New requirements for US visa applicants to disclose social media handles could violate civil liberties and raises privacy concerns, immigration experts felt.
On May 31, the US Department of State announced that immigrant and non-immigrant applicants would need to disclose their social media handles from last five years, effective immediately.
The move is likely to impact 15 million visa applicants and would further vet the number of foreigners that enter the US, reports stated.
It drew criticism from several quarters. “Requiring disclosure of social media usernames and handles raises major practical considerations for attorneys, as well as serious civil liberties concerns,” Julia Decker, an immigration lawyer, stated in a blog.
This will impact freedom of speech for both immigrants and US citizens as the new norm not only gathers information on applicants but also on friends, family and others in the network, Decker pointed out.
“It raises concerns about privacy and it is unclear how the government will access data from social media accounts since that can be deleted, made private and dormant,” she added.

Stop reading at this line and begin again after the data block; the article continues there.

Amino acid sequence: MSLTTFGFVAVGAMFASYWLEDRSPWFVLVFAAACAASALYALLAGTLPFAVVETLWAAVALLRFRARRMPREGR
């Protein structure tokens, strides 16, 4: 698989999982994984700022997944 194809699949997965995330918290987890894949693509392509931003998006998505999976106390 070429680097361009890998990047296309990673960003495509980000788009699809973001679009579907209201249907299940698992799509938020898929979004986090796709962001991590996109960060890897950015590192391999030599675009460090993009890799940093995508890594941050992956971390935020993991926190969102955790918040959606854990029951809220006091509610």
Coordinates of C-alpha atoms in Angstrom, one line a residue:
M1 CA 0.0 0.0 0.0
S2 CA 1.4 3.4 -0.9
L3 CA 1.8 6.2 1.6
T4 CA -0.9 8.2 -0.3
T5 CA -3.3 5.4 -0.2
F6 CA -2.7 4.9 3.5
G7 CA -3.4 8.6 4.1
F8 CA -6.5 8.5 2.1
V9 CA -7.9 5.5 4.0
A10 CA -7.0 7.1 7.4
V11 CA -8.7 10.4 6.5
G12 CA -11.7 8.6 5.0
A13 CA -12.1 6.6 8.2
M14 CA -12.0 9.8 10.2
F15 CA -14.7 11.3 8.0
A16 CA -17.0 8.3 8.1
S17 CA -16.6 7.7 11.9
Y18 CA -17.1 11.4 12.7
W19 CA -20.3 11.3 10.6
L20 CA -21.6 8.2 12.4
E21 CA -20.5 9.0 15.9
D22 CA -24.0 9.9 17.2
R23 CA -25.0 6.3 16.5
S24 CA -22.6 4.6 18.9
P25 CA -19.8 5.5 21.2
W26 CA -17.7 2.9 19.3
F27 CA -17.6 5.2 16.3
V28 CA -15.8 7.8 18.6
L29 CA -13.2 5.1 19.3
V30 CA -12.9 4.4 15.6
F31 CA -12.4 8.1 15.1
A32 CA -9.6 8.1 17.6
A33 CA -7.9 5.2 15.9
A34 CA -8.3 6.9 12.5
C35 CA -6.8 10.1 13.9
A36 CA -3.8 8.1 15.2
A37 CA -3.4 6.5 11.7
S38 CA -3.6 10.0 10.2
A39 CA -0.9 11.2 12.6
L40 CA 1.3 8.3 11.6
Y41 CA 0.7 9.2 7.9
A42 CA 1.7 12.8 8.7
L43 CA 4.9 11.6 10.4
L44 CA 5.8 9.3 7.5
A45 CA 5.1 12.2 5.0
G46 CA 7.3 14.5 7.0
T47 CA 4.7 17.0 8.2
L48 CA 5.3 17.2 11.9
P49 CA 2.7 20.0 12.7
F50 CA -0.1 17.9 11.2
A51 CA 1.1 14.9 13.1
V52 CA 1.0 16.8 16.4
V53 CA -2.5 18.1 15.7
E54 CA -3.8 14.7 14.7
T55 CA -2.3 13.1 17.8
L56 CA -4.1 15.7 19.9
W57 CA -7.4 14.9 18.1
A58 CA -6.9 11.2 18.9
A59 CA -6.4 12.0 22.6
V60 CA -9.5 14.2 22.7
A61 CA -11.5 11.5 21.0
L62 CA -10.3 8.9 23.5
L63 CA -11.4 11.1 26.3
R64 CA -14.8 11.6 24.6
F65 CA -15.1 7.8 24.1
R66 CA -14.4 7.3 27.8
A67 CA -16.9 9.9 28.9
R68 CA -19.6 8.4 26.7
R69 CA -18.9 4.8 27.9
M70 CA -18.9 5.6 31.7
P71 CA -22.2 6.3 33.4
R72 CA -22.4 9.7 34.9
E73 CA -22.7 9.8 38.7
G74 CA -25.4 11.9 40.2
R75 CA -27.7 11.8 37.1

Will it affect Indians?
Some say it might impact Indians given that the country accounts for a large chunk of applicants for H1-B and skilled immigrant visas, and Indian techies awaiting their green card.
However, others disagree. “This is not really a big change. They have been looking at applicant social media profiles for a long time now,” Mark I Davies, Global Managing Partner and Founder, Davies & Associates, an immigration advisory firm.
He argued that with the kind of resources the US department has, looking at social media is nothing. “It is just that they have now disclosed that they need applicants to share their social media handles,” he added.
According to him, the norm would ascertain whether applicants had something to hide and to vet their social media handles.
The move is unsurprising as under the Trump administration, since 2017 the government introduced several changes to the immigration policy. These include a ban on H4 EAD, that enabled spouses of H1-B visa holders to work in the US, and visa denials for H1-B applicants.